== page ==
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"Africanity in the Creole Indian Ocean" lecture held in honour of Seychellois artist 

Victoria, Seychelles | May 30, 2024, Thursday @ 10:45 in Entertainment » ARTS & CULTURE | By: Rita Joubert-Lawen Edited by: Betymie Bonnelame | Views: 2803
"Africanity in the Creole Indian Ocean" lecture held in honour of Seychellois artist 

Achille Kwame Luc (first left) was a well-known artist and promoter of the islands' rich culture and heritage. (Seychelles Nation)

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A lecture in honour of Seychellois Africa activist, the late Achilles 'Kwame' Luc, was held on May 25 to coincide with Africa Day by Ananya Jahanara Kabir, professor of English Literature at King's College in London.

Entitled "Archipelago and Continent: Africanity in the Creole Indian Ocean," the lecture was organised by the Creole Language and Culture Research Institute and Bling Bling Poetry Association to mark Africa Day on May 25.

Historians and African culture enthusiasts met at the University of Seychelles'  auditorium to learn of the effects and involvement of African heritage on Creole cultures in the Indian Ocean.

Kabir carried out research on the creolisation in the Atlantic and Indian Ocean regions, critical philology and the relationship between literary texts and cultural expression. Her research brought her to Seychelles, Reunion - a French overseas department - and Mauritius in 2017.

In her lecture, she remarked that what strikes her in Seychelles "is that there is a commitment to having Creole as a national identity compared to neighbouring Mauritius, where religious and ethnic aspects would feature when one was declaring their identity."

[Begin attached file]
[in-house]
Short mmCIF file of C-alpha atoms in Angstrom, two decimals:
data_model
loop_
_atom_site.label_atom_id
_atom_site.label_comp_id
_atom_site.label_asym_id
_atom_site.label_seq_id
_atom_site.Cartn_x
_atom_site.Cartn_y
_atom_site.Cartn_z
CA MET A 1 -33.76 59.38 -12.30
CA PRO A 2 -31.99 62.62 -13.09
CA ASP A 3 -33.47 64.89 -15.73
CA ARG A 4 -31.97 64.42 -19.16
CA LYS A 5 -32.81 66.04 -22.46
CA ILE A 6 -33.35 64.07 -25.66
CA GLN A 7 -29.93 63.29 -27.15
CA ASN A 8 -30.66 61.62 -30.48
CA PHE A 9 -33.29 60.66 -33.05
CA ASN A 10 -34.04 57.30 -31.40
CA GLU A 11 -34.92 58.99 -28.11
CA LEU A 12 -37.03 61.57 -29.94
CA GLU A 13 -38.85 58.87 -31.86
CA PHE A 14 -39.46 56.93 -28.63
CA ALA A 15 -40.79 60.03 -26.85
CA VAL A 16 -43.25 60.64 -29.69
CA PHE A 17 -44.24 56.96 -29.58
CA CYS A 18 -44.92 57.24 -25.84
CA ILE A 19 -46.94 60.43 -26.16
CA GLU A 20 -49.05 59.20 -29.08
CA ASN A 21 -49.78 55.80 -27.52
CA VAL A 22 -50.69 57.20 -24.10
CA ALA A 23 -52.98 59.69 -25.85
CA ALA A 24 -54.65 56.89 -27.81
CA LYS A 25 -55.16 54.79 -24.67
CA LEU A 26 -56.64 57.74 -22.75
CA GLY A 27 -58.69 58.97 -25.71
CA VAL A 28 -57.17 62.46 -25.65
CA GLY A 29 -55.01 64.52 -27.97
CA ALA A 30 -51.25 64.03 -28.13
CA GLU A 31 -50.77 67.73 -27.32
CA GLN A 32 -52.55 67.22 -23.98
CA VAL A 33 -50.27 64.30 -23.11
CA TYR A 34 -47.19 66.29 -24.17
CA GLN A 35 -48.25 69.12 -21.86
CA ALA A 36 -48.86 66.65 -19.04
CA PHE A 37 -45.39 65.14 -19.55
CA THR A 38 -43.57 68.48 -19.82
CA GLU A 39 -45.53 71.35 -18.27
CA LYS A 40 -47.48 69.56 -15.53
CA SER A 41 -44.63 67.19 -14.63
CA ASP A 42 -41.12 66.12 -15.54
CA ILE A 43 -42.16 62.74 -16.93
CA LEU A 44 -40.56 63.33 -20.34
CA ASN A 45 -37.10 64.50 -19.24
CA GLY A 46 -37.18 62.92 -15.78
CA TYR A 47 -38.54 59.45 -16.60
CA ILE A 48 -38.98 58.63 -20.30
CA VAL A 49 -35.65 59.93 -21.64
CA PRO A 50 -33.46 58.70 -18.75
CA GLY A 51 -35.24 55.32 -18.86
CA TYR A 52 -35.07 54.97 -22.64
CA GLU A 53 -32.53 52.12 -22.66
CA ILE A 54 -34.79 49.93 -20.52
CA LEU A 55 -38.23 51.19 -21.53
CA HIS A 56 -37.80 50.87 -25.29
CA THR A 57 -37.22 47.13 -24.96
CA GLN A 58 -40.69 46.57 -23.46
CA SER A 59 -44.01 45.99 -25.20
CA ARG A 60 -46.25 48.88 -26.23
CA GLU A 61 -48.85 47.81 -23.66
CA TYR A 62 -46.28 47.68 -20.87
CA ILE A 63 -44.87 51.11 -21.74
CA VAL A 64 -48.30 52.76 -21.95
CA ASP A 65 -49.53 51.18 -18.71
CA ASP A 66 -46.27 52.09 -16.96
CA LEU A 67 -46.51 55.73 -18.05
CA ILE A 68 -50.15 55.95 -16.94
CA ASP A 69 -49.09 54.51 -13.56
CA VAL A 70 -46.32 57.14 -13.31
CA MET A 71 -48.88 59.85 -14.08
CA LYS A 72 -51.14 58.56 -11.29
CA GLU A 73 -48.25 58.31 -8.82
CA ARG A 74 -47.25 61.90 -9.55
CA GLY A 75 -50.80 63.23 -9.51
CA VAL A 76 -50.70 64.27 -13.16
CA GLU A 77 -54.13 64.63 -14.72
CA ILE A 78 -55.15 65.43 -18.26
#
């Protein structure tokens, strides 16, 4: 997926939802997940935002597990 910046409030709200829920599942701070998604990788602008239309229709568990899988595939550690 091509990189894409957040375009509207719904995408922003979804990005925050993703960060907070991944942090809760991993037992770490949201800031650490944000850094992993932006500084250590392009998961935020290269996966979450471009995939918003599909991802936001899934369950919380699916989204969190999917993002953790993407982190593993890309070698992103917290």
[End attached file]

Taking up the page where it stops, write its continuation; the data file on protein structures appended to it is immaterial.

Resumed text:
Concerning the archipelago's relationship to the mainland, she said, "Seychelles does not just have historical Africanism but it appears to have a balance in local attempts at self valorisation."

She said, "Seychelles could be an example of how to strike a balance in incorporating the different cultures of its forefathers."

Using the late Luc as an example, she highlighted the way he presented himself - by adorning himself with a wooden carving of the African continent in a pendant, various colourful beads in his hair and a 'sak vakwa' - a bag used locally in Seychelles made from the fibre of Vakwa.

"This shows the way the Creole nations recycle and use everything in their environment," she explained, linking this way of life as being the way forward in this age of caring for the environment.

Achille Kwame Luc, was a well-known artist, a promoter of the islands' rich culture and heritage, an environmentalist, an ardent supporter of human rights, and a peace lover. Kwame was the African name he adopted. He died in October 2018 at the age of 55.

Meanwhile, the Bling Bling Poetry Association representative, Reuben Lespoir, expressed the will to keep the memorial on the calendars as activities to mark Africa Day.

"While many people did not think to associate Archilles with the academic venture, this event shows that he was a multi-faceted individual who had a lot to offer in that area," he said.

The association is also looking for other activities that would attract more youth for Africa Day celebrations since the number of youths showing up to the lecture has gone down from the first one held.

The first lecture to honour Luc was first held in 2019, due to his contributions to  promoting arts, culture and heritage in the country, especially for Africa Day.

Meanwhile, an exhibition showcasing African arts and culture was also organised to commemorate the day.

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Tags: Africa Day, Bling Bling Poetry Association

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